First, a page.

Cells from the smallest to the largest of mammals often seem to be "one size fits all." Now a closer look reveals that whether a cell lives in an elephant, mouse or something in between can make a big difference in its life. Researchers from the University of Florida Genetics Institute, Harvard Medical School and other institutions developed mathematical models that they used to examine 18 cell types from mammals ranging from mice to elephants. They found two basic categories -- cells that stay the same size but have drastically different energy needs that depend on the size of the mammal, or cells that grow larger in larger mammals and use energy at the same rate, no matter the mammal's size.
Bacteria are known to share genes, spreading drug resistance, for example. But how common is it in other organisms, including mammals like us? Two new studies show that most bacteria have genes or large groups of genes shared by other bacteria. Even among higher organisms, shared genes are the rule rather than the exception, UC Berkeley and LBNL researchers say.
Like a piece of chalk dissolving in vinegar, marine life with hard shells is in danger of being dissolved by increasing acidity in the oceans. Ocean acidity is rising as sea water absorbs more carbon dioxide released into the atmosphere from power plants and automobiles. The higher acidity threatens marine life, including corals and shellfish, which may become extinct later this century from the chemical effects of carbon dioxide, even if the planet warms less than expected.
The brain appears to process information more chaotically than has long been assumed. This is demonstrated by a new study conducted by scientists at the University of Bonn. The passing on of information from neuron to neuron does not, they show, occur exclusively at the synapses, i.e. the junctions between the nerve cell extensions. Rather, it seems that the neurons release their chemical messengers along the entire length of these extensions and, in this way, excite the neighbouring cells.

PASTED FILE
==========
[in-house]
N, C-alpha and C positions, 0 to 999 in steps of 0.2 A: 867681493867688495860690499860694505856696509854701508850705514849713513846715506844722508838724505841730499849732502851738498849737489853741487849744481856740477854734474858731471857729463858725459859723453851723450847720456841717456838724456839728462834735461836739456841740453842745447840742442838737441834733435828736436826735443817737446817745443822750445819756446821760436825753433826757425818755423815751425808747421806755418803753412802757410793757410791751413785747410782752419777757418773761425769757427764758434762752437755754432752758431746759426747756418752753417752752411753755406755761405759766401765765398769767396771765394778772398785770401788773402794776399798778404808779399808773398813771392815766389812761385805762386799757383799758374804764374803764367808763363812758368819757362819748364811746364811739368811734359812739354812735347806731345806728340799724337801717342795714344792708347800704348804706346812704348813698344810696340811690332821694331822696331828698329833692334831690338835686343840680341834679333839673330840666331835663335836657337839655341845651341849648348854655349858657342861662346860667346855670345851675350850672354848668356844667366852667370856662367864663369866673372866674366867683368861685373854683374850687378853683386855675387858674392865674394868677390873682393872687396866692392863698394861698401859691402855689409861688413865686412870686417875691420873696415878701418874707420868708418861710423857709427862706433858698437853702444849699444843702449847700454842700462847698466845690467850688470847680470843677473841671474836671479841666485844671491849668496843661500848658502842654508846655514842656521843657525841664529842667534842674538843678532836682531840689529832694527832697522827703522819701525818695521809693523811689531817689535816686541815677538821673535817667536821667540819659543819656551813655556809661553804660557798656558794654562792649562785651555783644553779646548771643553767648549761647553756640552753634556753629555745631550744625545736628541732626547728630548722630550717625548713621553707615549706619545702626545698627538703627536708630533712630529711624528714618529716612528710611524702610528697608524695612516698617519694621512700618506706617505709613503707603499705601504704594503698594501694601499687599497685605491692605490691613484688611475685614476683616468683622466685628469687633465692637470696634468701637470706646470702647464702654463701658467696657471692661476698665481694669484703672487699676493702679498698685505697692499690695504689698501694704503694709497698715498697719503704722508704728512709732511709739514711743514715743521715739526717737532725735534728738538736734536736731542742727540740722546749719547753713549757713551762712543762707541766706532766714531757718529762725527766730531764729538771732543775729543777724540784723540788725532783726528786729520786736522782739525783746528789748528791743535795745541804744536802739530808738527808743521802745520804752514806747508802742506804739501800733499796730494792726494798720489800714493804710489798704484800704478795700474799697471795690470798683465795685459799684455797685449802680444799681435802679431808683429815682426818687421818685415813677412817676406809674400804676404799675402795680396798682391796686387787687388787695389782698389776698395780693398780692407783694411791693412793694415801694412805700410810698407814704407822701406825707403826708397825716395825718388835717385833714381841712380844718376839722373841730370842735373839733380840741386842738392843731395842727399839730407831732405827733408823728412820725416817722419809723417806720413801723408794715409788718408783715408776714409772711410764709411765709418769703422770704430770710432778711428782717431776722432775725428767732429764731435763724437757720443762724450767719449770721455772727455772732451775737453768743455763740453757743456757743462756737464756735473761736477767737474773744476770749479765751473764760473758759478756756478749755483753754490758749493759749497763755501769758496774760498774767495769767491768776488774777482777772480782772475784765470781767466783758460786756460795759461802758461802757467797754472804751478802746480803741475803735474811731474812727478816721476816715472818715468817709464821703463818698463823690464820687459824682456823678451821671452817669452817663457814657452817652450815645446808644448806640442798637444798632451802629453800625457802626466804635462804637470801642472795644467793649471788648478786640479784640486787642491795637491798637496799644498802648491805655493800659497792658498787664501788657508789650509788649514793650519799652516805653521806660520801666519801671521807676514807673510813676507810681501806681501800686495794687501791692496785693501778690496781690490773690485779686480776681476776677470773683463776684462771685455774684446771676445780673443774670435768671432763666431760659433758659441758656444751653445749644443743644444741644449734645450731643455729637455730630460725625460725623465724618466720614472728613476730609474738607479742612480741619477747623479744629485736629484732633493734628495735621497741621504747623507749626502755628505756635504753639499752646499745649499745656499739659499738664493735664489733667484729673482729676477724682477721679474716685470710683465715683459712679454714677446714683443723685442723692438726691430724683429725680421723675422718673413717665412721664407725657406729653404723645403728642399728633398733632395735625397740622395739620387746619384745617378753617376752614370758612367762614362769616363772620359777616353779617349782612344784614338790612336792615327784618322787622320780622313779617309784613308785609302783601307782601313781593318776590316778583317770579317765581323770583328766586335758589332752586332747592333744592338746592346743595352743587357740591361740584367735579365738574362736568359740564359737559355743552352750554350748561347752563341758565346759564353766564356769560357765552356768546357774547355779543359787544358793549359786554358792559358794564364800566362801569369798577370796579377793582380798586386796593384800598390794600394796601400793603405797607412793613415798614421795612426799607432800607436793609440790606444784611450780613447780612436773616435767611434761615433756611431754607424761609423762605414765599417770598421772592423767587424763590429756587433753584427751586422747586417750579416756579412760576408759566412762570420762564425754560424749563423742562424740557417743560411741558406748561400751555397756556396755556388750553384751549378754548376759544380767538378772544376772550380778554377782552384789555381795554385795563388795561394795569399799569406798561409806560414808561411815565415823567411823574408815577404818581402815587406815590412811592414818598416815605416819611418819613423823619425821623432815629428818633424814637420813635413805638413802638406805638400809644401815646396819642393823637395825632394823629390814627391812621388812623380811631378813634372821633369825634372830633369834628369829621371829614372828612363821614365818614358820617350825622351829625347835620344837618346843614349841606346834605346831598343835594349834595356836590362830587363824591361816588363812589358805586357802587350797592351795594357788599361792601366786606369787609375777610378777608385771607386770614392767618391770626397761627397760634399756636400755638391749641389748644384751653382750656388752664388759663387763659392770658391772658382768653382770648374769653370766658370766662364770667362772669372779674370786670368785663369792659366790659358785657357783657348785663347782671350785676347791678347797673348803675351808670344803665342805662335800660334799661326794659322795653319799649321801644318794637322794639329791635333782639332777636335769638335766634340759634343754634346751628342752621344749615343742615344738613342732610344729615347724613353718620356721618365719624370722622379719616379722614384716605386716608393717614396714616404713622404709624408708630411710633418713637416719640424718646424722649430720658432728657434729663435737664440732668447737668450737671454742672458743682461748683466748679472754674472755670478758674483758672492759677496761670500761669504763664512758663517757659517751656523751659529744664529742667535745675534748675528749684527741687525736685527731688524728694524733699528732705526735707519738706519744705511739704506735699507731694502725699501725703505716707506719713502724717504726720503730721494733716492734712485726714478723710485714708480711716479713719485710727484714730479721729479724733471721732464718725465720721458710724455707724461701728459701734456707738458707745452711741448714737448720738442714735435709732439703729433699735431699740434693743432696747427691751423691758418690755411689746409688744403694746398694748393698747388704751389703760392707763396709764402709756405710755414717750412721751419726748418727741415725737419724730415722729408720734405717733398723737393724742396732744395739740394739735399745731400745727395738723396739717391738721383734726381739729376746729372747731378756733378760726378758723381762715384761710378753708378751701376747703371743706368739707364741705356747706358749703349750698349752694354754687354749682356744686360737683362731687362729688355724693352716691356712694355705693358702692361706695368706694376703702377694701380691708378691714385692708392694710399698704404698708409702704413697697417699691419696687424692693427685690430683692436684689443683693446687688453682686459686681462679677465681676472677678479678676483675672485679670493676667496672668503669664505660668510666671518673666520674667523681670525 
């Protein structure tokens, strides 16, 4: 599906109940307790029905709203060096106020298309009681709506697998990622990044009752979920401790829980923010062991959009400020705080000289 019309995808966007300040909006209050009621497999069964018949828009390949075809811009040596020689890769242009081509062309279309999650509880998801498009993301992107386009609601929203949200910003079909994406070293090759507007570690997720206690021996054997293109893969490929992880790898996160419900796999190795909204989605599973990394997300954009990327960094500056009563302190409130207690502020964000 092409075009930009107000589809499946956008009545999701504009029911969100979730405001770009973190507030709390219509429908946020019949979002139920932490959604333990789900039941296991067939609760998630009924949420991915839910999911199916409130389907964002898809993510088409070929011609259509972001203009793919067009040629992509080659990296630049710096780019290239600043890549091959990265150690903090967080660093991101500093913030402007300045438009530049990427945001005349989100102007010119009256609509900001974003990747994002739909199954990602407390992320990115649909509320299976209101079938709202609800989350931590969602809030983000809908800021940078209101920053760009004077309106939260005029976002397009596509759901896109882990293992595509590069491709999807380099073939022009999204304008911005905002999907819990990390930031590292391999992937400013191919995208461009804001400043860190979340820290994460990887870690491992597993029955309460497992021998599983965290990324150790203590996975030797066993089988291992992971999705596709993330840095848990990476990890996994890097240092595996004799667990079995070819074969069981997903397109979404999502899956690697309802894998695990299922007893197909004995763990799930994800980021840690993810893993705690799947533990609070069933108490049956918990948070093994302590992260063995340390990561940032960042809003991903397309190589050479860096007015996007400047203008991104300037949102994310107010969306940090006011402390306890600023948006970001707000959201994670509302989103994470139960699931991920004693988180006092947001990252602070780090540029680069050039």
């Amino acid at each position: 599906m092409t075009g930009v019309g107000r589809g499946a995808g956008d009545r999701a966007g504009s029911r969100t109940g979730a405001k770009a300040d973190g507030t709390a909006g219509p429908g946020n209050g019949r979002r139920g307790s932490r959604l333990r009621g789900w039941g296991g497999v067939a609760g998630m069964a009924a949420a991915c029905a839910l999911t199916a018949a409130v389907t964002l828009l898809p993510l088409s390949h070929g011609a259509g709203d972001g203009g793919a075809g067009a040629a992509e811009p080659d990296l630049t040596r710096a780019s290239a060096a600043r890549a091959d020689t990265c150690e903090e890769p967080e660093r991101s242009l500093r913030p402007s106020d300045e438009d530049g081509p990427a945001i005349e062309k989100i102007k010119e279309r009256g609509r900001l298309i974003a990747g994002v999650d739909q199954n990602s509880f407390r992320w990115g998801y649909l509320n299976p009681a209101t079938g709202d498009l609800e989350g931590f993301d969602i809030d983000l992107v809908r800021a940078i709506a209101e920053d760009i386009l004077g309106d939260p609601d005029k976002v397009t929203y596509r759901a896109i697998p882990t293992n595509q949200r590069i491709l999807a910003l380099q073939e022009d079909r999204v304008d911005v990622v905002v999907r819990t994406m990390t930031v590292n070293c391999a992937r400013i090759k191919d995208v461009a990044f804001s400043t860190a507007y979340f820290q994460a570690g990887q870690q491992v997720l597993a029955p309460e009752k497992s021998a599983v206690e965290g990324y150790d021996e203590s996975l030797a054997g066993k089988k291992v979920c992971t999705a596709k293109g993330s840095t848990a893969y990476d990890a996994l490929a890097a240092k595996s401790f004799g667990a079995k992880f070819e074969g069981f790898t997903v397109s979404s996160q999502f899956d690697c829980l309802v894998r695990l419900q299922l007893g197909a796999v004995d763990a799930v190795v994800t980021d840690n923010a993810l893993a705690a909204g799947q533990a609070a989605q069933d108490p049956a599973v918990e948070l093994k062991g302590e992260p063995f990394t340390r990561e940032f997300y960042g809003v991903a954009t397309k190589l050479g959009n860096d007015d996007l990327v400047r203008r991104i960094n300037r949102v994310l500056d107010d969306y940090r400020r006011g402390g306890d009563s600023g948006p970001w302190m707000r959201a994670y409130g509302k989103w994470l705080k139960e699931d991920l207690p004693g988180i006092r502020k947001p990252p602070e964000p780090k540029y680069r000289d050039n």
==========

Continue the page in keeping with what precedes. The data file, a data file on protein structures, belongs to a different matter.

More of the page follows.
The sperm whale and its large prey, the jumbo squid, are among the deepest divers in the ocean, routinely reaching depths of 3,000 feet or more. Now, in a new study, a team of marine scientists reports the successful tagging of sperm whales and jumbo squid swimming together off Mexico's Pacific coast--the first time that electronic tracking devices have been applied simultaneously to deep-diving predators and prey in the same waters.
A plague of ticks, stifling hot summers and relentless pressure from wolves have driven the moose population on Isle Royale National Park to its lowest ebb in at least 50 years.
A petition to provide Endangered Species Act protection for the longnose sucker, a fish, in the Monongahela River drainage of West Virginia, Maryland and Pennsylvania failed to provide substantial scientific information indicating that protection could be warranted, according to Martin Miller, chief of endangered species for the U.S. Fish and Wildlife Service's Northeast Region.